Latest Road Tests and Reviews
An electricity supplier is targeting electric vehicle owners with carboNZero certified electricity, and Al Yates, director of Ecotricity, claims some have a misconception of the green credentials of our electricity supply. “Kiwis have been told Read More
ASMA Design has released an all carbon fibre body kit for the SLR, modestly called the ASMA Perfectus Mercedes SLR McLaren. ASMA also says it has increased the power output of the car to 700 hp, which in turn, takes the top speed up to 348 km/h. The standard 5.4-litre V8 Mercedes SLR McLaren develops 650hp.
The carbon fibre ASMA Perfectus Mercedes SLR McLaren body kit includes new front and rear spoilers, a rear diffuser and modified side skirts. The kit also includes wider wheel arches which fattens the car’s width to more than 2 meters and 20-inch rims to fill the widened arches.
The vehicle has been fleeced of any Mercedes refinement and is left looking almost beastly, check out the picture gallery to judge for yourself.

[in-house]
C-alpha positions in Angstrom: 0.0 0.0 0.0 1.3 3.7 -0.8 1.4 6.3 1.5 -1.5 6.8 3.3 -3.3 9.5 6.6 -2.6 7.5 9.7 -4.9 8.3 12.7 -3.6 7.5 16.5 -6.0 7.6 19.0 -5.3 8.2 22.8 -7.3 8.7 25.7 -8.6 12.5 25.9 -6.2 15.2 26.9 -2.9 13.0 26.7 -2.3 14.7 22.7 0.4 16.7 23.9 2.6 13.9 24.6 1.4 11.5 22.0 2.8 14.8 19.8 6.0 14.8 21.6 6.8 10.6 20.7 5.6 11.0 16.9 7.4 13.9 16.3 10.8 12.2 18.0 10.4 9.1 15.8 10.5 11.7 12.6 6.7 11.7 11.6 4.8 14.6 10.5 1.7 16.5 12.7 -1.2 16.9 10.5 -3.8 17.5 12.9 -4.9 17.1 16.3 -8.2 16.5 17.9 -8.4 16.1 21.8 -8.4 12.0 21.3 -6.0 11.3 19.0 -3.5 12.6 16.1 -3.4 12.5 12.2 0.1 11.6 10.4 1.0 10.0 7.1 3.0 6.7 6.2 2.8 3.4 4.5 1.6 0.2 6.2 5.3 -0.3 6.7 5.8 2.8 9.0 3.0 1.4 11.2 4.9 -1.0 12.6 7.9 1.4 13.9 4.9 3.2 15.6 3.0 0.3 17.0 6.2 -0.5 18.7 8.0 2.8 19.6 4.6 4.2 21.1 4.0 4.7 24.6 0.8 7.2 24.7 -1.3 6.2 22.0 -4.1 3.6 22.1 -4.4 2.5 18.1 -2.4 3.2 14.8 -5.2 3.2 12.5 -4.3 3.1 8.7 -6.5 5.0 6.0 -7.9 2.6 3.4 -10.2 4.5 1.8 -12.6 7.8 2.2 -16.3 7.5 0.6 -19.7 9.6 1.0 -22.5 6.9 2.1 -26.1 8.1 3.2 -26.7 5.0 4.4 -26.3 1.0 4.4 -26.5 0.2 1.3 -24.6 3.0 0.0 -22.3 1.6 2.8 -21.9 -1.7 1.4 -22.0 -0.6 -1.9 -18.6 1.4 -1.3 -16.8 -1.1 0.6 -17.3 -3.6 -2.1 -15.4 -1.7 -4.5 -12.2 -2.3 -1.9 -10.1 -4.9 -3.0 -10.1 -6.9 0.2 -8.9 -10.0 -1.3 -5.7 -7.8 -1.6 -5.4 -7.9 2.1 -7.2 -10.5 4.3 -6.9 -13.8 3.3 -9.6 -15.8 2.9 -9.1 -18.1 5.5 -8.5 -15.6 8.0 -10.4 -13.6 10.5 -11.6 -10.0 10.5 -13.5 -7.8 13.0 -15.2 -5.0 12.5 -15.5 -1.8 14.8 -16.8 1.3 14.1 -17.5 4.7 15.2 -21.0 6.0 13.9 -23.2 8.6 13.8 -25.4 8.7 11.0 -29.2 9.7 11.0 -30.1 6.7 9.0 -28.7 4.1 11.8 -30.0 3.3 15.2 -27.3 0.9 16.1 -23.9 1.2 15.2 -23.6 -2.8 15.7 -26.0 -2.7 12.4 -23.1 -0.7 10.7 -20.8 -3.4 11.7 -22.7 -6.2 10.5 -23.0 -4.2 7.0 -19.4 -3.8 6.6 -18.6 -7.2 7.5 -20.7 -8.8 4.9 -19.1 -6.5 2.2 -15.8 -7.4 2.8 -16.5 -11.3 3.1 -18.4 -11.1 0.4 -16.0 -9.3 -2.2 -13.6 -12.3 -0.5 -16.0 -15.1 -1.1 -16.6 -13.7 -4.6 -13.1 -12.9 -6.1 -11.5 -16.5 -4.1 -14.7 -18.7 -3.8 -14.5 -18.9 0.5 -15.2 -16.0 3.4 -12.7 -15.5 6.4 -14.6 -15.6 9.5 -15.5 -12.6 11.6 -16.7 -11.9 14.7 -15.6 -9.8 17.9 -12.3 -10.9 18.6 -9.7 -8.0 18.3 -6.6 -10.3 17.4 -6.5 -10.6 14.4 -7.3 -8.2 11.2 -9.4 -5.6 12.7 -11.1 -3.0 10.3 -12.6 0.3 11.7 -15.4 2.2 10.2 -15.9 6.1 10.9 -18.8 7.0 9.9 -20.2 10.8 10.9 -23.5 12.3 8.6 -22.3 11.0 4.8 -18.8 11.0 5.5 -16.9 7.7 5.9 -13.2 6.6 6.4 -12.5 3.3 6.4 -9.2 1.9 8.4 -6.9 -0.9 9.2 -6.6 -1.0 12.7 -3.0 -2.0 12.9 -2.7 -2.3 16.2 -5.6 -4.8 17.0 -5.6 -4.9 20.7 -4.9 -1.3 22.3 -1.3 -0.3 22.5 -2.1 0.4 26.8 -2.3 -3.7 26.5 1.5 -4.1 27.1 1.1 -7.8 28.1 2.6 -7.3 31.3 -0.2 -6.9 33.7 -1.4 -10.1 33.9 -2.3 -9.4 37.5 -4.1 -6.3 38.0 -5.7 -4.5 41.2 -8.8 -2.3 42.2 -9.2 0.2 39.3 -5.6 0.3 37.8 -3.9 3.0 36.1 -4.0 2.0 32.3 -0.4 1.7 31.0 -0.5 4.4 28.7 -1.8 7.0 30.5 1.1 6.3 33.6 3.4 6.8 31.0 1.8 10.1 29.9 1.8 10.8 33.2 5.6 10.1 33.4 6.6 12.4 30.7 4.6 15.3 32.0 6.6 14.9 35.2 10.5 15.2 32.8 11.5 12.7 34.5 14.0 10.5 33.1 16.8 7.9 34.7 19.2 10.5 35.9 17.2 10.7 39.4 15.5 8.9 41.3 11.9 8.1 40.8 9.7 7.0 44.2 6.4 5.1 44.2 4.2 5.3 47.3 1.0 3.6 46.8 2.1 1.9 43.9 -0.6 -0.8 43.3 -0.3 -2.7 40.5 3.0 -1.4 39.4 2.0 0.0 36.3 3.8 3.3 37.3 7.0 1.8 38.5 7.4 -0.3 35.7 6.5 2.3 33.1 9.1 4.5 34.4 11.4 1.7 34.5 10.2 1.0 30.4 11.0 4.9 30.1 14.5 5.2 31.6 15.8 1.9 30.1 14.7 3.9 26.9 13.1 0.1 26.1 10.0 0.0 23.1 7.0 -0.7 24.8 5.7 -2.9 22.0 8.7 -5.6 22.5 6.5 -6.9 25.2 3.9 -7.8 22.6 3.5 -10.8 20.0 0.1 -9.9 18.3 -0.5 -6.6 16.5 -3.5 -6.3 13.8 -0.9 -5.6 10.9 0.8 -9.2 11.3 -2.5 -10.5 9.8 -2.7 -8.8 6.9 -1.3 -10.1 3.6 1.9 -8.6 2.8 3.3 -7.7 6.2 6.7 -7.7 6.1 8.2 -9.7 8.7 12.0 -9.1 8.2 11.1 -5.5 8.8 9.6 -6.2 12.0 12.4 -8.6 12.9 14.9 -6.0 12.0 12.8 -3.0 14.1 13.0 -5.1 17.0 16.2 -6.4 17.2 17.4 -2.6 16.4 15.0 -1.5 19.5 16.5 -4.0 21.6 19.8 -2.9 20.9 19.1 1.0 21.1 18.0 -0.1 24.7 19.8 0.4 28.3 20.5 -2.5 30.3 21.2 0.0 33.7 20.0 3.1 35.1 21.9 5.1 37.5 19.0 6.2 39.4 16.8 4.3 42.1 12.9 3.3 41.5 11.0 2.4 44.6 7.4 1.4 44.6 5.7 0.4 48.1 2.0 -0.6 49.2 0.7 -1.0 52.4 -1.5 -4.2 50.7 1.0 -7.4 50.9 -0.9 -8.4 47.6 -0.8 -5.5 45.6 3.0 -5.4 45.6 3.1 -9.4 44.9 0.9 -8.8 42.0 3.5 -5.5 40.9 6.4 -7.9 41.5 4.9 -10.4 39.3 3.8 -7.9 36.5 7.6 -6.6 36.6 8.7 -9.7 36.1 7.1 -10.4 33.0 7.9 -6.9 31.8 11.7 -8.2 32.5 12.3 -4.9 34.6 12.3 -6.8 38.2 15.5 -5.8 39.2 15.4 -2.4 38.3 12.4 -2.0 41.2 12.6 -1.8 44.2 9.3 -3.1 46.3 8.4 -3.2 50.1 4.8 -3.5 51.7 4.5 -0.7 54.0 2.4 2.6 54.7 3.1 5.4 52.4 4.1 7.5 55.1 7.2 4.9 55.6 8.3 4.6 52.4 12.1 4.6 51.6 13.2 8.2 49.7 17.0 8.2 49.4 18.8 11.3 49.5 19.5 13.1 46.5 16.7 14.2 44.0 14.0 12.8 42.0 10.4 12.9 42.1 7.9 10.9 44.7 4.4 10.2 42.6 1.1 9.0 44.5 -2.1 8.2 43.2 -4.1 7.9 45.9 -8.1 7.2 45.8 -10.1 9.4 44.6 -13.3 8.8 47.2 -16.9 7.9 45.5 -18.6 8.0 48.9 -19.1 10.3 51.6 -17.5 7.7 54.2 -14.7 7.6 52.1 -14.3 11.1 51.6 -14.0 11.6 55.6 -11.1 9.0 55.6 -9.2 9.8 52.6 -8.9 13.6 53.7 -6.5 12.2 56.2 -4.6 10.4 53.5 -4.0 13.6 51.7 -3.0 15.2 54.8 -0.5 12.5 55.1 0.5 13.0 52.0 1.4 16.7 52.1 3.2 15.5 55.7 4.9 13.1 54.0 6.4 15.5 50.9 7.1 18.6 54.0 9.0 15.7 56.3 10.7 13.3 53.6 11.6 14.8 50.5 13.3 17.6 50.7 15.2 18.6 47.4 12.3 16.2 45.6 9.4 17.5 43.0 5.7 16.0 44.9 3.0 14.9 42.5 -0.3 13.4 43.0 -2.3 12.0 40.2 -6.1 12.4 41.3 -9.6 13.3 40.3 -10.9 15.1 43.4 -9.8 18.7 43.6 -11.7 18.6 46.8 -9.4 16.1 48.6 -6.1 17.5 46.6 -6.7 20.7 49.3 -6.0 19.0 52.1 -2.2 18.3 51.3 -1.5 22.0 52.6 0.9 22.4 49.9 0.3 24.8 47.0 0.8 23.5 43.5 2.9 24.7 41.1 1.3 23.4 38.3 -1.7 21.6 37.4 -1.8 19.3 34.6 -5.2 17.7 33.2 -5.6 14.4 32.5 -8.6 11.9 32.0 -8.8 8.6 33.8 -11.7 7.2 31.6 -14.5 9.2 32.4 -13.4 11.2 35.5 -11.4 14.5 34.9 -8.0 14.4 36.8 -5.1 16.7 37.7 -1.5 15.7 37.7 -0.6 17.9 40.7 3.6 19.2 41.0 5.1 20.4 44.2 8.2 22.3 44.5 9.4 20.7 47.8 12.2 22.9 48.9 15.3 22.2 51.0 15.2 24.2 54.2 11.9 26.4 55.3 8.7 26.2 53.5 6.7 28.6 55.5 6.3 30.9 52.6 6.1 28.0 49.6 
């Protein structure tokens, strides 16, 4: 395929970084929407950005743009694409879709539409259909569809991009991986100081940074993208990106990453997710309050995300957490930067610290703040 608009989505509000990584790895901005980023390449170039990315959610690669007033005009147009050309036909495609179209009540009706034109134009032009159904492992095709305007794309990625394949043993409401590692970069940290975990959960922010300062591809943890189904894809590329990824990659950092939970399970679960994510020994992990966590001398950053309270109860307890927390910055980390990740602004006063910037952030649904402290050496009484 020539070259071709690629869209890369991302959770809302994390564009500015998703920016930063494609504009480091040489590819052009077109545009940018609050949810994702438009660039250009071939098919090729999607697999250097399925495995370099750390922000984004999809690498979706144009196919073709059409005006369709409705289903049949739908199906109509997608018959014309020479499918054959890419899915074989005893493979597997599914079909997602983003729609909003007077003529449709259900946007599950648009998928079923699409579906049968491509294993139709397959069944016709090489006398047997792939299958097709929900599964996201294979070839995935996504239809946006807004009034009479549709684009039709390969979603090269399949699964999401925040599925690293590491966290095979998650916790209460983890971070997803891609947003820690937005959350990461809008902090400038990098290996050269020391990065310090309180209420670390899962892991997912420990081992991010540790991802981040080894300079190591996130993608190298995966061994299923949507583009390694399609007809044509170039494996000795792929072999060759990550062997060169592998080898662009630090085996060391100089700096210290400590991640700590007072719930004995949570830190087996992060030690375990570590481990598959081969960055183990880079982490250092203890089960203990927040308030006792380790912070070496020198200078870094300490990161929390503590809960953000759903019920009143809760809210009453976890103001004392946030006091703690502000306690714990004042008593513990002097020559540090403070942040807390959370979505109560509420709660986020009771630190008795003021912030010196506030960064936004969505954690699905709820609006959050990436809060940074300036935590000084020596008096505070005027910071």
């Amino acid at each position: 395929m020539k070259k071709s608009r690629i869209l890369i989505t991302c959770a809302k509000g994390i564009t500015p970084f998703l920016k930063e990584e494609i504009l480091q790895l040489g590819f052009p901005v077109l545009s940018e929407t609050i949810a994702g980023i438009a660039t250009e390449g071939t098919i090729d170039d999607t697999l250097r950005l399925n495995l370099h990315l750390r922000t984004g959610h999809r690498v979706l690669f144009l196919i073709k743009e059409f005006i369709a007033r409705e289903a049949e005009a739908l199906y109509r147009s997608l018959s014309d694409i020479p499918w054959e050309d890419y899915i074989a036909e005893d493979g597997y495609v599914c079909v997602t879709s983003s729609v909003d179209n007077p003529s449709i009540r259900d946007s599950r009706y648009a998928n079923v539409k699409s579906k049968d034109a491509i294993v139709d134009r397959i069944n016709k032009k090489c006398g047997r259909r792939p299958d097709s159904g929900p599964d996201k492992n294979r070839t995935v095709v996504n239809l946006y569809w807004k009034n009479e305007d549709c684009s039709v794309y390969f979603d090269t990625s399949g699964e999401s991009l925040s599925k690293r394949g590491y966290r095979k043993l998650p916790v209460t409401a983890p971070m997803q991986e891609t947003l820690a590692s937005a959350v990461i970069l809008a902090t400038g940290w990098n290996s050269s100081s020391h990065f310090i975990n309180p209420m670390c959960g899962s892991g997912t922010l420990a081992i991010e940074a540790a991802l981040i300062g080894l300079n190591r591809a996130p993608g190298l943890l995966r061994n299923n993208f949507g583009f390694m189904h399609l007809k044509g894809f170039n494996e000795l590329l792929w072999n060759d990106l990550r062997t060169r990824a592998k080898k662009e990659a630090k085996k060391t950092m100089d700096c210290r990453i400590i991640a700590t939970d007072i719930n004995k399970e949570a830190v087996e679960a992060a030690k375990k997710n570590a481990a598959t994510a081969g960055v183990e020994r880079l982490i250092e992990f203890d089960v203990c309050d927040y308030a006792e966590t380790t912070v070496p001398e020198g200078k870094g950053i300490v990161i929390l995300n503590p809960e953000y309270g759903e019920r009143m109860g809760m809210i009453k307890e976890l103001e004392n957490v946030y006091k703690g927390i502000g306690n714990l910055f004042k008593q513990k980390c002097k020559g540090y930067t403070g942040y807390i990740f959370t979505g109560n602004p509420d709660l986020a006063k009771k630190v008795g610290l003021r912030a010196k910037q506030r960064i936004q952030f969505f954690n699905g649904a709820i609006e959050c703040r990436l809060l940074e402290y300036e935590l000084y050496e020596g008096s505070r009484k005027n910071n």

ASMA Design has released an all carbon fibre body kit for the SLR, ...
Glamour tyre maker Pirelli has sent out its calender for another year, and is now looking toward some newer technology, but equally as useful. Pirelli’s new project is named the Cyber Tyre and will provide real-time tyre performance information via a chip/transponder setup in the tyre tread. Operating temperature and pressures, typology of the road’s surface, and vertical load exerted on the tyre will be among the data collected and monitored. The system will work together with another Pirelli invention, the Cyber Wheel, which will convey wheel information such as hub loads in the same way.
Now that the tyre company has partnered with Brembo and Magnetti Marelli on the Cyber Tyre, the tie-up could mean a system that quickly transfers information from the tyre to the driver, car, and brakes, allowing for more informed and instantaneous performance changes based on driving conditions. At this early stage in the Cyber Tyre’s development it remains unknown if future applications will extend past motorsport and into passenger vehicles.